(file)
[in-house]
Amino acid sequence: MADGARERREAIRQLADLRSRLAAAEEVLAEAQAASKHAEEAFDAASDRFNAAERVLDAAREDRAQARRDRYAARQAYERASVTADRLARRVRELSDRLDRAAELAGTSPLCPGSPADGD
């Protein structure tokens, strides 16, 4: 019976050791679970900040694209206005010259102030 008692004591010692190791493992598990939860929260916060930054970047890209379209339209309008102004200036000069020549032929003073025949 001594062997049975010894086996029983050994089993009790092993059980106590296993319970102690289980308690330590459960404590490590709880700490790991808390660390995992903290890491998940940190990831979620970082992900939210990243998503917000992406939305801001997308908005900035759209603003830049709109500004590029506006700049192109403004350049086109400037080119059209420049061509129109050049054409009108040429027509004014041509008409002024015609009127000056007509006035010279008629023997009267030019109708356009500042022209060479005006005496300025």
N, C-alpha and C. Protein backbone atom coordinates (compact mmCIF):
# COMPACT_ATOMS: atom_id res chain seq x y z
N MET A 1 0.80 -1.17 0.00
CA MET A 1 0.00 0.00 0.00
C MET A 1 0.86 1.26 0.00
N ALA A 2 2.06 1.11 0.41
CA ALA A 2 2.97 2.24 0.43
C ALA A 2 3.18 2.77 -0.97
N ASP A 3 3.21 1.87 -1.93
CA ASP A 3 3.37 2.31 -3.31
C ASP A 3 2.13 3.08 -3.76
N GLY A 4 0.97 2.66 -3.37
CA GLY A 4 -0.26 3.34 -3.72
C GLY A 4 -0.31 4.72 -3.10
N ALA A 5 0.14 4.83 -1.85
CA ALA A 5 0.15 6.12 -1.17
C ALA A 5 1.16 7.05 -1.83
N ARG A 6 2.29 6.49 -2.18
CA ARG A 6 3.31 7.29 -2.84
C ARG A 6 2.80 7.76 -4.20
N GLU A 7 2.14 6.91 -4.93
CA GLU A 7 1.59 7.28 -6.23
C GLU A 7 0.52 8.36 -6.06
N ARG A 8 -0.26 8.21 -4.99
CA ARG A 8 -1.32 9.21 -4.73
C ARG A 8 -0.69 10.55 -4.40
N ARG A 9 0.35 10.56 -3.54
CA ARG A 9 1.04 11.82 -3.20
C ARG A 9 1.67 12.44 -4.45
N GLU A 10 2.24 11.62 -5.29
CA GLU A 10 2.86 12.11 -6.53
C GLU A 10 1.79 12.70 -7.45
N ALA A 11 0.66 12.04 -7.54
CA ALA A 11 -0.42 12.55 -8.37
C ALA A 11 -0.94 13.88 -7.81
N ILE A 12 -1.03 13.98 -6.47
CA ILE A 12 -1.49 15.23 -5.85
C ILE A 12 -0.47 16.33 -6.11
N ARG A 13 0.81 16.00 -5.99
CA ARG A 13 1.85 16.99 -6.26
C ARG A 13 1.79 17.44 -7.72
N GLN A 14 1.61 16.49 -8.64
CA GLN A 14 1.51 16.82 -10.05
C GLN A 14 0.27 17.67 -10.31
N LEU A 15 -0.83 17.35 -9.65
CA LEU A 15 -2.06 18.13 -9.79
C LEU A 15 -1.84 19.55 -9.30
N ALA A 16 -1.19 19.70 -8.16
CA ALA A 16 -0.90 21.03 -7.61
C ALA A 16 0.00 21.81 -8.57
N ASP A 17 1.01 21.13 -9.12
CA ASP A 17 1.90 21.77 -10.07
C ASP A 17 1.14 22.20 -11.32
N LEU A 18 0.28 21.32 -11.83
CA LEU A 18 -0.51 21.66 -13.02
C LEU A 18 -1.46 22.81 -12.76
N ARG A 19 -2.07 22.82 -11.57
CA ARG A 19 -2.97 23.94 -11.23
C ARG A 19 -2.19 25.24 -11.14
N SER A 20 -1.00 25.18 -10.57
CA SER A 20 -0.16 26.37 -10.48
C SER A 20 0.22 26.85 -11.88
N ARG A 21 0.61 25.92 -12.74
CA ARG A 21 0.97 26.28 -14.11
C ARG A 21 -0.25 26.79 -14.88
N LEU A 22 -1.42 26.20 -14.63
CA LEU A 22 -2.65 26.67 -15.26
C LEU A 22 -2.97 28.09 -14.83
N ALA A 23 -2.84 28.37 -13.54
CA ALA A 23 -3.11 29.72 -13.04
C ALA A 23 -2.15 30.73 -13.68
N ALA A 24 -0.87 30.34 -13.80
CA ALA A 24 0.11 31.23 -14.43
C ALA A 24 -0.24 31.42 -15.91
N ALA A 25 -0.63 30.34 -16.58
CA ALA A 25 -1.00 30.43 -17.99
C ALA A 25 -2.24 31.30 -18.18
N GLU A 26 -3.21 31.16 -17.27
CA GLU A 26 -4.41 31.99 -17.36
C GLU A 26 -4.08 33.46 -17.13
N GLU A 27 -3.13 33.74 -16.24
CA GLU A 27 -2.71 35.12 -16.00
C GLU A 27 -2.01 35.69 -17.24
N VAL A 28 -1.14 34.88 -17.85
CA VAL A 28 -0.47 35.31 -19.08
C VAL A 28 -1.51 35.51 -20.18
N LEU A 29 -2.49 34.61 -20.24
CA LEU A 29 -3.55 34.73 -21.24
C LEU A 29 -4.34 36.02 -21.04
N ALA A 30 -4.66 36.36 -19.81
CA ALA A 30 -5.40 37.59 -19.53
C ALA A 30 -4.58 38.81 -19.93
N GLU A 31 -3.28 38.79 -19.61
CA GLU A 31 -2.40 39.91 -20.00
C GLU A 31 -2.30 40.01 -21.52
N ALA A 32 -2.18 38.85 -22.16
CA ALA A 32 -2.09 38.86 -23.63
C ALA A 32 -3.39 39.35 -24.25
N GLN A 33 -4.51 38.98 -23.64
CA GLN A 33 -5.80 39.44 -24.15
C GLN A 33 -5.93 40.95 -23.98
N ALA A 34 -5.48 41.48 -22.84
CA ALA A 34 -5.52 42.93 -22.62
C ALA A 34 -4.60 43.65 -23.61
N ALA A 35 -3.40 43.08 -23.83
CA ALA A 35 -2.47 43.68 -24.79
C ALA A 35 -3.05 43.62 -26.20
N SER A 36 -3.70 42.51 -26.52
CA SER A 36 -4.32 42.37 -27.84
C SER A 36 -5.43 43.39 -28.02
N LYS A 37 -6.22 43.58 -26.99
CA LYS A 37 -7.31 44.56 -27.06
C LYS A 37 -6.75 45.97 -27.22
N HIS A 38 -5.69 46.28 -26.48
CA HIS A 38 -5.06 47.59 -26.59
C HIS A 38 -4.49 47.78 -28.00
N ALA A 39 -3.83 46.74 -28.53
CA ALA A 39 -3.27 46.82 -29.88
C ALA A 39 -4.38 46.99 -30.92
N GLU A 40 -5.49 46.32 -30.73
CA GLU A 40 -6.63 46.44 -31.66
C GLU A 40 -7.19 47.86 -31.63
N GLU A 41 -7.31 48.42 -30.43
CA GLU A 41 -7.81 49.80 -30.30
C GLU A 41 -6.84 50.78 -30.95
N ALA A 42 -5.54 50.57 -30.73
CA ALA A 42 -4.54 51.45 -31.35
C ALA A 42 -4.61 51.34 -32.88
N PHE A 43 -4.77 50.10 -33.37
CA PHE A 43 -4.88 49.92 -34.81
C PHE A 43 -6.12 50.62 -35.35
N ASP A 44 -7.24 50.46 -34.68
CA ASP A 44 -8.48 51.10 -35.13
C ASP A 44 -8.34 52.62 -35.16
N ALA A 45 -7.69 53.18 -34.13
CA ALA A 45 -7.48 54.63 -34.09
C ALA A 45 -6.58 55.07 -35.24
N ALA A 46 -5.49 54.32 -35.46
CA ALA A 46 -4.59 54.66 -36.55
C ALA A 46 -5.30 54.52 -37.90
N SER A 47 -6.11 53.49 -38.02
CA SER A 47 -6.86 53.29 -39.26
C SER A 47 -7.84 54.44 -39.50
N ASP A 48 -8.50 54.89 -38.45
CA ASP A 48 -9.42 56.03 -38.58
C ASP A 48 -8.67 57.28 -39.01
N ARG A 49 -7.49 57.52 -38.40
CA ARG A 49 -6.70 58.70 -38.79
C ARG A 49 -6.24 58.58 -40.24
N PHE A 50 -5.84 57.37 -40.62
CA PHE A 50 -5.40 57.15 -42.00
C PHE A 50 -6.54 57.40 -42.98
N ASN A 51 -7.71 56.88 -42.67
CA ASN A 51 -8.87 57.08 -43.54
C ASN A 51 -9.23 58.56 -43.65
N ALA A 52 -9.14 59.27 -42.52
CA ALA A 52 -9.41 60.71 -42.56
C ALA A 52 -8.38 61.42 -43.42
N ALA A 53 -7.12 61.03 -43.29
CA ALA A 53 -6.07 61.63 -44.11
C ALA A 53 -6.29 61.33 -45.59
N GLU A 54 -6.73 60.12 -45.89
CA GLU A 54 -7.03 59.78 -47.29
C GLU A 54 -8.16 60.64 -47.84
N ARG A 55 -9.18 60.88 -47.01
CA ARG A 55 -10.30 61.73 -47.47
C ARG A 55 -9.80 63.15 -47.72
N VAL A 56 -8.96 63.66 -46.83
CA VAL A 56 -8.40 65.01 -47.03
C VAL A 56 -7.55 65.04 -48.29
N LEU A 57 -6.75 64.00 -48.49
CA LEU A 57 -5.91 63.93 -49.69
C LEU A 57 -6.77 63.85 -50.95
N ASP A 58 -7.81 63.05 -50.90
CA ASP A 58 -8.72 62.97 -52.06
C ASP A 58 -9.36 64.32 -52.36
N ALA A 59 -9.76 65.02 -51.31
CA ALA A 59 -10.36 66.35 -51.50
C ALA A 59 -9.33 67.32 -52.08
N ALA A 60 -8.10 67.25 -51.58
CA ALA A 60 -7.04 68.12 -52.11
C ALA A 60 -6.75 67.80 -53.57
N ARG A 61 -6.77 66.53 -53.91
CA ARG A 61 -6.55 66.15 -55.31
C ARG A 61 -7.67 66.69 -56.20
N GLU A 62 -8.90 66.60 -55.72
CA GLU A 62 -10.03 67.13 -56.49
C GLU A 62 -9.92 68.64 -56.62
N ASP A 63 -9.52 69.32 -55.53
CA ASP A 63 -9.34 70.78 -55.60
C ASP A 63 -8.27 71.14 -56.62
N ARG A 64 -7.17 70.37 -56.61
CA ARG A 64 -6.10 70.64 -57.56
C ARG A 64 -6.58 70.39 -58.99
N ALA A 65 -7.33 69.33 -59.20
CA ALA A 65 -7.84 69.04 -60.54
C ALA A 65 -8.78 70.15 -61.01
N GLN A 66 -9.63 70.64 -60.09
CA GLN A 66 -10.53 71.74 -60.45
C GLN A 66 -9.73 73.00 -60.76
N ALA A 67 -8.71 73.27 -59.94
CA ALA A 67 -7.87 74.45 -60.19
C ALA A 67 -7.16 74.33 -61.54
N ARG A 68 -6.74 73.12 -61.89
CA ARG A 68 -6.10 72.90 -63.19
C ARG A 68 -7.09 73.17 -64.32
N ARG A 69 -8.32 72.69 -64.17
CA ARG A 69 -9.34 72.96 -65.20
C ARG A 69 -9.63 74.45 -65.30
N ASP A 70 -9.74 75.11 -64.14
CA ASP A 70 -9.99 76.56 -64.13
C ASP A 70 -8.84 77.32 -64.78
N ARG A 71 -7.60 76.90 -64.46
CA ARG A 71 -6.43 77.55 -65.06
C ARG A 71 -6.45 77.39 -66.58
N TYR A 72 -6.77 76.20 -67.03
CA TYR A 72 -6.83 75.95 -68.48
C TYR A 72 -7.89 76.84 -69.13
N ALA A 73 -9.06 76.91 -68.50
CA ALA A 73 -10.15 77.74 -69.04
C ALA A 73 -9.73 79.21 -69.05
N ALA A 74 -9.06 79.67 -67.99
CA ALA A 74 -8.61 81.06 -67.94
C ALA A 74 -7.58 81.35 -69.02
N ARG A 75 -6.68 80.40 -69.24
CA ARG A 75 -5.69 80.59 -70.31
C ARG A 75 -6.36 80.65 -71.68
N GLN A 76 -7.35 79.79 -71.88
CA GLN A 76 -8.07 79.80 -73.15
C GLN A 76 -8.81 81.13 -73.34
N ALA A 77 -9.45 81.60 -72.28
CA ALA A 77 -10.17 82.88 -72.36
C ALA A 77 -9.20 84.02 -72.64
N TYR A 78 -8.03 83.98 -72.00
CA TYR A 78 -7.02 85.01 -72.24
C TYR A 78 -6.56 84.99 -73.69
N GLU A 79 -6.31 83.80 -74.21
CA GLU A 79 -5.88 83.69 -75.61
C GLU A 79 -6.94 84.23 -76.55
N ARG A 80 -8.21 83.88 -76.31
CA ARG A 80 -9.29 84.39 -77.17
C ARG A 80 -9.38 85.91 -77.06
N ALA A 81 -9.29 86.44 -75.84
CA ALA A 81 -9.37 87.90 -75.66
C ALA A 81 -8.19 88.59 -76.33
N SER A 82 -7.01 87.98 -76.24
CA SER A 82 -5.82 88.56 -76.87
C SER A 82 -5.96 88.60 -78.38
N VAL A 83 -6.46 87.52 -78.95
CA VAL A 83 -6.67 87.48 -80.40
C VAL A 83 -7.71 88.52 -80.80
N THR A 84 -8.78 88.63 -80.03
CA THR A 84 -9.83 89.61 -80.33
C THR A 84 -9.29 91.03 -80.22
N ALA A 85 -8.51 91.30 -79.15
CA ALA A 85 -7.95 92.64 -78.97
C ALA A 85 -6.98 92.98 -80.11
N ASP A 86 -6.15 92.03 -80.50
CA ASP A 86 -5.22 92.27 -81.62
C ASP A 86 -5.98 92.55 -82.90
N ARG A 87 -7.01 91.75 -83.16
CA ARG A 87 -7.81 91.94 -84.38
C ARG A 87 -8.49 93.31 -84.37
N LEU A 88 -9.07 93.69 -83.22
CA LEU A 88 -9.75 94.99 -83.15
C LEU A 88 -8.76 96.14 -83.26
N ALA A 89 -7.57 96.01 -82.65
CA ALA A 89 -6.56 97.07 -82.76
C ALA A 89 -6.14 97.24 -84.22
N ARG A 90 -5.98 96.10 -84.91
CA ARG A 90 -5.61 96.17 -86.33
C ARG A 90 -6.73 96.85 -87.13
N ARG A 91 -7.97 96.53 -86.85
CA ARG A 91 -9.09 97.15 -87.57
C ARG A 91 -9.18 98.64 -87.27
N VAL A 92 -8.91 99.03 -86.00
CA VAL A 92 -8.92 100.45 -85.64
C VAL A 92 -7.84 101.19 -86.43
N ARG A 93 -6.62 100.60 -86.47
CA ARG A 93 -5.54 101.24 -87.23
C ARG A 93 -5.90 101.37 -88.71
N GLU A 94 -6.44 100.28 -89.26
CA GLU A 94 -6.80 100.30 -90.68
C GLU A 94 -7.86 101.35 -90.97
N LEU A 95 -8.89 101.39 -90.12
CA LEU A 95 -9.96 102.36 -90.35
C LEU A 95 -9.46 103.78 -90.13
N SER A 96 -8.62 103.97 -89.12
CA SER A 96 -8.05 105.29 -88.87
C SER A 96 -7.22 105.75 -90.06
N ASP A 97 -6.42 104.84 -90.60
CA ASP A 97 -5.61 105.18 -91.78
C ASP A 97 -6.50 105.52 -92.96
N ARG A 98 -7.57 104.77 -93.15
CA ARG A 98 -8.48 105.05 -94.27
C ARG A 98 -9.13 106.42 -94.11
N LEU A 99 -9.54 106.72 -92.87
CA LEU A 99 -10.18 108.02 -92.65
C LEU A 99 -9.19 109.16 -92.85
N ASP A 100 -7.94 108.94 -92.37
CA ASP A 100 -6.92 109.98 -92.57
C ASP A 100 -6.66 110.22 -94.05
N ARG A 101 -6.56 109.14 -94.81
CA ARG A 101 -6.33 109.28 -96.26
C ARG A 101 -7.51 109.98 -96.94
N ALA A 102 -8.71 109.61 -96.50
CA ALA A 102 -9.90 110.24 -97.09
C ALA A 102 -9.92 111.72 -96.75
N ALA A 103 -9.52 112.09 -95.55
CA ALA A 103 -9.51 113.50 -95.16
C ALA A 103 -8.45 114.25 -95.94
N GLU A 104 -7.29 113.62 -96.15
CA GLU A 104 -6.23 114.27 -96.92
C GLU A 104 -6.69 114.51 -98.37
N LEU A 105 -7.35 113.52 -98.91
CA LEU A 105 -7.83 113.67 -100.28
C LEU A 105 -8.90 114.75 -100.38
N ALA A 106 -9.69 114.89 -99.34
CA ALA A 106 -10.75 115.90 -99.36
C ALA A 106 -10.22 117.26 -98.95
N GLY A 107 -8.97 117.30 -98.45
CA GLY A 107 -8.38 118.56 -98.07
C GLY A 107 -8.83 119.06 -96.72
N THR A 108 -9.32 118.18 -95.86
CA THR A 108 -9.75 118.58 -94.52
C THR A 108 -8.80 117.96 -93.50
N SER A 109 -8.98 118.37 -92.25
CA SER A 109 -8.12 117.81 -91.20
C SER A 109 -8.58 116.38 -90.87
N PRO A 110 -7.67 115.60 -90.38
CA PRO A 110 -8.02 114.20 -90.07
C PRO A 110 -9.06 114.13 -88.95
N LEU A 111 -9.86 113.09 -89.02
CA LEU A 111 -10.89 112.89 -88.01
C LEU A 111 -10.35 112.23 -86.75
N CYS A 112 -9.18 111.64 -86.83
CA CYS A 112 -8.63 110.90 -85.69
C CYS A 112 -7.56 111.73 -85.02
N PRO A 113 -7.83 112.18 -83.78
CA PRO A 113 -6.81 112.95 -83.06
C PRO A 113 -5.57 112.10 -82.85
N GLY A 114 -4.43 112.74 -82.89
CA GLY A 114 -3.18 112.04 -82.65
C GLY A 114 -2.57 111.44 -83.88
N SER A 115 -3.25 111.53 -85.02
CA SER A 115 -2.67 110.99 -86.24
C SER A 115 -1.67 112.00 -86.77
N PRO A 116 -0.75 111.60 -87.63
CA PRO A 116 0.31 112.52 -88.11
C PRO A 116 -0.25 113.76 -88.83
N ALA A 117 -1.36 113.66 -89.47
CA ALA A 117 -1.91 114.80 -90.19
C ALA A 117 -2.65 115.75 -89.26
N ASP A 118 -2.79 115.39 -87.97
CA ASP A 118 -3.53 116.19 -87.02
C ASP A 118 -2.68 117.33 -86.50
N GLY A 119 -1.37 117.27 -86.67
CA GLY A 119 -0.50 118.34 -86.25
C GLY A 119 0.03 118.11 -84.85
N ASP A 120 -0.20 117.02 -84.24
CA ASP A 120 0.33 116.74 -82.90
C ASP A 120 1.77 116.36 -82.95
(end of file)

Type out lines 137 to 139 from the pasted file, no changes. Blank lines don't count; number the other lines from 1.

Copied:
C ASP A 44 -8.34 52.62 -35.16
N ALA A 45 -7.69 53.18 -34.13
CA ALA A 45 -7.48 54.63 -34.09